The ninth energetic law of leadership is the law of impact. This law tells us that: “You are able to impact others precisely to the same extent you are willing to be impacted,” and “The more impervious you are to the world around you, the more impervious the world is to you.”
This law helps us understand why the capacity for vulnerability is essential to leadership, why coaches and leaders that don’t take on their own work tend to make only a superficial difference, and why perfect listening skills will never substitute for true empathy.
This law shows up most often with leaders that are keen to practice developing the leadership of others, but are unwilling (or more often, unable) to allow that same kind of vulnerability in themselves.
They read books on leadership, watch videos, and sometimes seek out advice, but are rarely willing to put themselves into the same kind of crucible that they would ask of their teams.
The heart of being unwilling to let the world impact you arises from a need to keep ourselves protected. If you’re willing to let the world impact you, it means opening yourself up to heartbreak, disappointment, anger, sadness, grief, and every other aspect of being a human. This isn’t to say that the only kind of impact the world will have on you is painful — it’s simply that we are usually less inclined to protect ourselves from the stuff we like.
Many people learn at a young age that feelings like heartbreak, disappointment, and so on are problematic, and get in the way of the impact they want to create on the planet.
So, to compensate, they shut off their heart, and run the majority of their experience of life through their head. This allows the individual in question to perform whatever job they have in front of them, and minimize the impact on themselves. Rather than being slowed down by the disappointment of failing a goal, they can simply get back on the horse and continue towards whatever needs to happen next.
Logical. Simple. Efficient.
Leaders with this approach become separate from the world. They want more intimacy from their staff, but they are unable to provide that same intimacy back. When someone shows up and provides them feedback that would cause some upset, the leader is unable to allow the feedback in to this extent. It bounces off of their closed heart, and lands in the sterile, barren land of their logical mind. They hear the feedback, they acknowledge the words… and yet the member who has provided this feedback feels they may as well be speaking to a computer.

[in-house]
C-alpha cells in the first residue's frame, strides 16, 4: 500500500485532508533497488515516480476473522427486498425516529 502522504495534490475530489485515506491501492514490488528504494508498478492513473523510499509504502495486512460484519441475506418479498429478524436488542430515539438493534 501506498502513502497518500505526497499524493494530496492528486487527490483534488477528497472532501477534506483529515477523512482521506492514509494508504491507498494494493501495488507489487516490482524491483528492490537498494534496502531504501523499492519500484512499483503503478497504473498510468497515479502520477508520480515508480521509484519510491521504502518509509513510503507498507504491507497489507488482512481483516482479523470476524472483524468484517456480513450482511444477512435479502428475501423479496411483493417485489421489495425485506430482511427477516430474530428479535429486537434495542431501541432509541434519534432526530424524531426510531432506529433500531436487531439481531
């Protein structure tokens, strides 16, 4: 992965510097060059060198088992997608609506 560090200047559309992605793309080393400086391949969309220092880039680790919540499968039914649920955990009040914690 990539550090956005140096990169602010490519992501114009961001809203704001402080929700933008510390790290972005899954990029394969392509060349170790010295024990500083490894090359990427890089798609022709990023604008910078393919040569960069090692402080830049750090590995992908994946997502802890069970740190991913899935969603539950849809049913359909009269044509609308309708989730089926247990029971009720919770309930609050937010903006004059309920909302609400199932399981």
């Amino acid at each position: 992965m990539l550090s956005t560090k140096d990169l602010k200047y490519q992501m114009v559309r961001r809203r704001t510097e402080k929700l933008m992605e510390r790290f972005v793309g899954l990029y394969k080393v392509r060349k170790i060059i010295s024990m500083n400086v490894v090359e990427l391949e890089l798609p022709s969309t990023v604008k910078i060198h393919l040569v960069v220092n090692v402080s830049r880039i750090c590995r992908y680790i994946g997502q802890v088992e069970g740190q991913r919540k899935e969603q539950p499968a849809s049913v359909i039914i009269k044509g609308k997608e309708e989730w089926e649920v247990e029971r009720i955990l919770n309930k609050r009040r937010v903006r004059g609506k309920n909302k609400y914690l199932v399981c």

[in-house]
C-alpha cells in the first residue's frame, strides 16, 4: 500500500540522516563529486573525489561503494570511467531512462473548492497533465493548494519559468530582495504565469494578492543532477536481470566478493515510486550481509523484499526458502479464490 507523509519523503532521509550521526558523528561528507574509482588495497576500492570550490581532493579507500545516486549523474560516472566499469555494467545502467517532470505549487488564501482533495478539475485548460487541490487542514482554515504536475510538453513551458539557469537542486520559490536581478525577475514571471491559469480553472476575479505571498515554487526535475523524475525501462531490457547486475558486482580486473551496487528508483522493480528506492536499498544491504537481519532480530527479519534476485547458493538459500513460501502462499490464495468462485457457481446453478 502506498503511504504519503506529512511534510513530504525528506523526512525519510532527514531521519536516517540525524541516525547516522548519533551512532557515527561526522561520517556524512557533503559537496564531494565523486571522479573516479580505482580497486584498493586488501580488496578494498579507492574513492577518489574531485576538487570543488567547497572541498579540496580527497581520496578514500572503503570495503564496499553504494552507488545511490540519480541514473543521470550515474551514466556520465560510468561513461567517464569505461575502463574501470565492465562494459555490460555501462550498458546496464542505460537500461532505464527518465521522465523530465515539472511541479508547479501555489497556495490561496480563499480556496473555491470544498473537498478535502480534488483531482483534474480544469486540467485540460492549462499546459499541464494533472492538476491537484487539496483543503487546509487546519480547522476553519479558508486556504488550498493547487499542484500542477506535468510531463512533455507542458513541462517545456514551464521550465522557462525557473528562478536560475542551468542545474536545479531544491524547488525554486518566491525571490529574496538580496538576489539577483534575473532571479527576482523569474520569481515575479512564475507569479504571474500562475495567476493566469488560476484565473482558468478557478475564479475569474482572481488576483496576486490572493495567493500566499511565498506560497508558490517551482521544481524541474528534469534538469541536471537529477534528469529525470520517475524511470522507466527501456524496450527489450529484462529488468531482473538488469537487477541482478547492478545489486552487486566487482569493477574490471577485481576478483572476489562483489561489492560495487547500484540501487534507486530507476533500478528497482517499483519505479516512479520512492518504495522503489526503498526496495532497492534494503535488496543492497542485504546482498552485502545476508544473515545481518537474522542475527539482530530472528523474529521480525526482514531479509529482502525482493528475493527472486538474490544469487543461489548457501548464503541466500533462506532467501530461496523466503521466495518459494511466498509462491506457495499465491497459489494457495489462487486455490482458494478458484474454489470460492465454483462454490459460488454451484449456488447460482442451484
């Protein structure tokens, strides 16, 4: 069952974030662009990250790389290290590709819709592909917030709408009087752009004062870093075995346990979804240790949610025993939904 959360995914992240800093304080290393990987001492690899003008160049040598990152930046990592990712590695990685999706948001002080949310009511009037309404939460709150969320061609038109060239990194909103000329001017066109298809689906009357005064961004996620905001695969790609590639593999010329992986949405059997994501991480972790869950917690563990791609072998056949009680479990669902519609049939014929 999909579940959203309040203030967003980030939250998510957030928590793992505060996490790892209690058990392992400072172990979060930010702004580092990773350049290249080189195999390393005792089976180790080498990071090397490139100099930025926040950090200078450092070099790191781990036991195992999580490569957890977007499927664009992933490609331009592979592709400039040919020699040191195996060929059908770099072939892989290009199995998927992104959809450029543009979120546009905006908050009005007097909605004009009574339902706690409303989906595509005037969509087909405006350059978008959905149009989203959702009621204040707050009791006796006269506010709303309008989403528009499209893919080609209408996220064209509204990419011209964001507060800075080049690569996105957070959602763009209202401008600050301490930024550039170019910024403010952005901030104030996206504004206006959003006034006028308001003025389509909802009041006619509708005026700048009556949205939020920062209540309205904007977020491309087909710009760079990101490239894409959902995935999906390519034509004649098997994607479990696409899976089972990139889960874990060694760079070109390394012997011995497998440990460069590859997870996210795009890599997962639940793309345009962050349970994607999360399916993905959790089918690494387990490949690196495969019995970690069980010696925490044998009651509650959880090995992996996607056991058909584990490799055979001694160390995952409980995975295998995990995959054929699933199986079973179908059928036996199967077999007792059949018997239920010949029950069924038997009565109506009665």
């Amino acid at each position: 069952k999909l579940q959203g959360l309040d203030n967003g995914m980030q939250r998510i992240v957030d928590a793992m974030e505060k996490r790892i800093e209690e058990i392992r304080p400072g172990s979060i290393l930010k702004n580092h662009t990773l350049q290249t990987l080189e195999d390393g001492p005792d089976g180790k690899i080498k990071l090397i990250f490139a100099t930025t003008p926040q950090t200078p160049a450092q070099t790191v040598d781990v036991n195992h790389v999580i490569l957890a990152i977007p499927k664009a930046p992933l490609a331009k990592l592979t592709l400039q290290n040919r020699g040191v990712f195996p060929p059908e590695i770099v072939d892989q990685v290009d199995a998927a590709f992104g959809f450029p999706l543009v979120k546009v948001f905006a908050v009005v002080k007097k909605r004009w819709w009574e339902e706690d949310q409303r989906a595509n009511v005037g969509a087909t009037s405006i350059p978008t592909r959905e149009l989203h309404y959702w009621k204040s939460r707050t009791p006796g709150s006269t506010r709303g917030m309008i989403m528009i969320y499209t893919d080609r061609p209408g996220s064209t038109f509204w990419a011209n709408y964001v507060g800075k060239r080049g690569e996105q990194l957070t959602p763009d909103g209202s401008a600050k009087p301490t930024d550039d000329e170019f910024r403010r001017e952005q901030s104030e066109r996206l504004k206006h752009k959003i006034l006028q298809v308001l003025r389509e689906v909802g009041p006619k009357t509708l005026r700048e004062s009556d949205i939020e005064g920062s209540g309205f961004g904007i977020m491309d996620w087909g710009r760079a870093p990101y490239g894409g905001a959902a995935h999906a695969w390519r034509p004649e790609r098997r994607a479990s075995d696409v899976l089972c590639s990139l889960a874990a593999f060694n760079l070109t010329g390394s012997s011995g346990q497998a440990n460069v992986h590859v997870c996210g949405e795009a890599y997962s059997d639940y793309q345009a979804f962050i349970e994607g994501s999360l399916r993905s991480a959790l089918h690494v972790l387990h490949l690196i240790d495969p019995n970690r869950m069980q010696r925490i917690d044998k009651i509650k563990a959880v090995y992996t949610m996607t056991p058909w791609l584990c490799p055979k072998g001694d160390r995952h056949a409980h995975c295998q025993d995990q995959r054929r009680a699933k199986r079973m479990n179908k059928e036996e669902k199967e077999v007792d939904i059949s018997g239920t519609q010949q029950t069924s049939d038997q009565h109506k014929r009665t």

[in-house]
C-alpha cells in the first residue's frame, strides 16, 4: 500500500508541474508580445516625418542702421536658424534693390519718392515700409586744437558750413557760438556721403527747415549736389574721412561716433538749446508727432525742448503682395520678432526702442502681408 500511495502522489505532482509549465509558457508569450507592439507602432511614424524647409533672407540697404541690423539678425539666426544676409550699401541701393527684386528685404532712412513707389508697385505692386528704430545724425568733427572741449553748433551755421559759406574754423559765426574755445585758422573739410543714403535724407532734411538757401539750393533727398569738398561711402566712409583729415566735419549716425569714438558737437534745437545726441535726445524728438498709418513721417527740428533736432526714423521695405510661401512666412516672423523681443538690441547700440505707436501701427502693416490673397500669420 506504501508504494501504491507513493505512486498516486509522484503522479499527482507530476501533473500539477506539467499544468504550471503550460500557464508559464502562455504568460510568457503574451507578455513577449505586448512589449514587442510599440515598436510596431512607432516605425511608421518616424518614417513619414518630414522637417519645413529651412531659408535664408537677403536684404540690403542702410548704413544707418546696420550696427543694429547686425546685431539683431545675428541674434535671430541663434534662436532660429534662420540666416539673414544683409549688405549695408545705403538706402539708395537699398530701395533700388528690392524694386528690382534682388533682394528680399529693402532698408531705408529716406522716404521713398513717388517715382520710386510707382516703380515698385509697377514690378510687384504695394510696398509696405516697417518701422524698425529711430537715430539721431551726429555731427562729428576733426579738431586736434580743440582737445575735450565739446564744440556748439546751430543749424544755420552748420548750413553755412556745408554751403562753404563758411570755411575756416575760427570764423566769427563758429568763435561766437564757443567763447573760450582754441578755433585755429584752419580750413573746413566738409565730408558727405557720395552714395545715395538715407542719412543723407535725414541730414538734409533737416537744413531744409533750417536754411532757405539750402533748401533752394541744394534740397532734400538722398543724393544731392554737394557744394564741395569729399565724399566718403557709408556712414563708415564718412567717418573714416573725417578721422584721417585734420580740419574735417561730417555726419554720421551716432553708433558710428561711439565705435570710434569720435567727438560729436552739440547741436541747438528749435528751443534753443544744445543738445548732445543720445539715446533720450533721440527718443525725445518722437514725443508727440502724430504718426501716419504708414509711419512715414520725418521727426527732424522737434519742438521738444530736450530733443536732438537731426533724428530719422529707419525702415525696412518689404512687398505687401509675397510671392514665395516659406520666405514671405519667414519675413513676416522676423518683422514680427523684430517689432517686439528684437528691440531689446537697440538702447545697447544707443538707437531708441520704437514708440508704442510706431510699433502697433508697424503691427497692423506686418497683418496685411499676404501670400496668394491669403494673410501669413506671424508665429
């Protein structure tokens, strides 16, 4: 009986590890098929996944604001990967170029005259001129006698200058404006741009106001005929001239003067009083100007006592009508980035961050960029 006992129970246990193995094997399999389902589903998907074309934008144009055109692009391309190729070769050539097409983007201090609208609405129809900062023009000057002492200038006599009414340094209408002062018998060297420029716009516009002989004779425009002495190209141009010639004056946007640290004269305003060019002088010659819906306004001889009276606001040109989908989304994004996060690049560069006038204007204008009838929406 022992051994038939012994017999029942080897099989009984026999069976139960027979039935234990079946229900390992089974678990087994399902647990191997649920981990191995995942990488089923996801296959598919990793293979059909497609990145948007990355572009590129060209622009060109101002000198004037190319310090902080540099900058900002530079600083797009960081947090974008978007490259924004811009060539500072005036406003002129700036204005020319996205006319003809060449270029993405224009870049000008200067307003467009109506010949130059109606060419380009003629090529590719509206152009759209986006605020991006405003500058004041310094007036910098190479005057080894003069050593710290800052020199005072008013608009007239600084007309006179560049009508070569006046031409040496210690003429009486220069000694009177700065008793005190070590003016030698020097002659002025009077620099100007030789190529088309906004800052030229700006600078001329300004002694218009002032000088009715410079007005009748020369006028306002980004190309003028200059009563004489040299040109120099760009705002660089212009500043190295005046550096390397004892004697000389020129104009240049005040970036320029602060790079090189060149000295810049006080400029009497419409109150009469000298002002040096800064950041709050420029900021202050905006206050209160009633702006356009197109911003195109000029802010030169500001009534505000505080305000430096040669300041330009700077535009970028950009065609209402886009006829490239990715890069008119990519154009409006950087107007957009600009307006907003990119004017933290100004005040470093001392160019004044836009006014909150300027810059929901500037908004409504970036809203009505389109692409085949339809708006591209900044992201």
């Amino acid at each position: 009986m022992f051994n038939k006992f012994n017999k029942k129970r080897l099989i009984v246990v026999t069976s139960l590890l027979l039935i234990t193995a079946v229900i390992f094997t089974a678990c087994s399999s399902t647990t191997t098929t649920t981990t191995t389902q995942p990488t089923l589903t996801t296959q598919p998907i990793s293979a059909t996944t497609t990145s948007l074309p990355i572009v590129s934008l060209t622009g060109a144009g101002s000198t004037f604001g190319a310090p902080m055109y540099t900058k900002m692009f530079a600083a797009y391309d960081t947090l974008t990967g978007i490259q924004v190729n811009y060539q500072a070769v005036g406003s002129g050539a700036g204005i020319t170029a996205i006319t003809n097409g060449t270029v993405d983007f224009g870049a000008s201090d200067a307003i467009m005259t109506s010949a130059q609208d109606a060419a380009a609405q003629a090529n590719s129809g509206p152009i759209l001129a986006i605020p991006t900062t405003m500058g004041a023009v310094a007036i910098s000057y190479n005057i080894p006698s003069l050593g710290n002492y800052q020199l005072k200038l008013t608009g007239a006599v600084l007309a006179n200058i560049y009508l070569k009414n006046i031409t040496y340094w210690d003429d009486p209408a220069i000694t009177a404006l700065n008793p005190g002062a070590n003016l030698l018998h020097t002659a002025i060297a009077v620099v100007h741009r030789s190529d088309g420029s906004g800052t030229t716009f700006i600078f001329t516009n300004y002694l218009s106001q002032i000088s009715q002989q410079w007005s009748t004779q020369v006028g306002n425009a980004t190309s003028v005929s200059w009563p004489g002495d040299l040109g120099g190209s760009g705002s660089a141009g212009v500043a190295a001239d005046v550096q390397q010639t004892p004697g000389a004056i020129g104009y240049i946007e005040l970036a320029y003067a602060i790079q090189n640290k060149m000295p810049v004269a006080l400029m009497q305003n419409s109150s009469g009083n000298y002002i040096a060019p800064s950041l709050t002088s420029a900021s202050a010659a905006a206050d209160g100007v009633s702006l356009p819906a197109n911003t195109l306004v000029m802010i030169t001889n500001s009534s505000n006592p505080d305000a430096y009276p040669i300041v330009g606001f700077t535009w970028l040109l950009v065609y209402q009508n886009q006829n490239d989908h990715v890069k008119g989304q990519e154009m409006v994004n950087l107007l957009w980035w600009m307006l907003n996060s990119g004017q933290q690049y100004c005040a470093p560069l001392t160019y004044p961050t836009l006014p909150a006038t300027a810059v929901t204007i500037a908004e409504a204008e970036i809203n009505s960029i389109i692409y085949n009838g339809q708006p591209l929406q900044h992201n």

Everything proceeds in an orderly, efficient, and utterly heartless manner.
It gets worse. Leaders in these positions often try to cultivate cultures of openness — a desire to allow feedback of all kinds to flow up and down the chain, and to provide an open-door policy for communication.
These leaders receive whatever feedback their team provides, acting on all of the listening skills they learned in the most recent leadership book they read, making a point of ensuring they communicate that they have heard everything the team member has to tell them.
And none of it matters.
It doesn’t matter, because underneath a willingness to hear and listen to feedback, the leader is unwilling to let it truly impact them, and consequently, the team member is always going to be left outside of the process.
A leader clinging to the safety of being unimpactable is often able to be there for someone else — but rarely able to be there with them.
In this distinction lies the difference between leadership that gets things done and creates change, and leadership that creates impossible results and fundamentally transforms everyone involved.
Without a willingness to let ourselves be impacted by someone else, we retain a sense of safety — an ability to stay above the fray, removed from the messiness of our humanity. Coaches showing up this way inadvertently create a sense of distance in their clients. They speak the words of empathy, but the client is always left energetically feeling like they’re the only ones that really struggle with this problem.
And in fact, this experience they have is accurate, because the coach or leader is unwilling to afford themselves the kind of grace and humanity that would be required to have this same kind of struggle in their own lives.
The ninth energetic law does not advocate struggling or suffering for the sake of struggle and suffering. It invites you to let go of the safety granted by keeping your heart protected from heartbreak, and instead, to courageously dive into the entirety of the human experience. You don’t need to fabricate or perform suffering and struggle (or any other aspect of the human experience) — it’s already there for you.
You simply need to be willing to feel it.
All of it.
Learn more about each of the The Energetic Laws of Leadership here.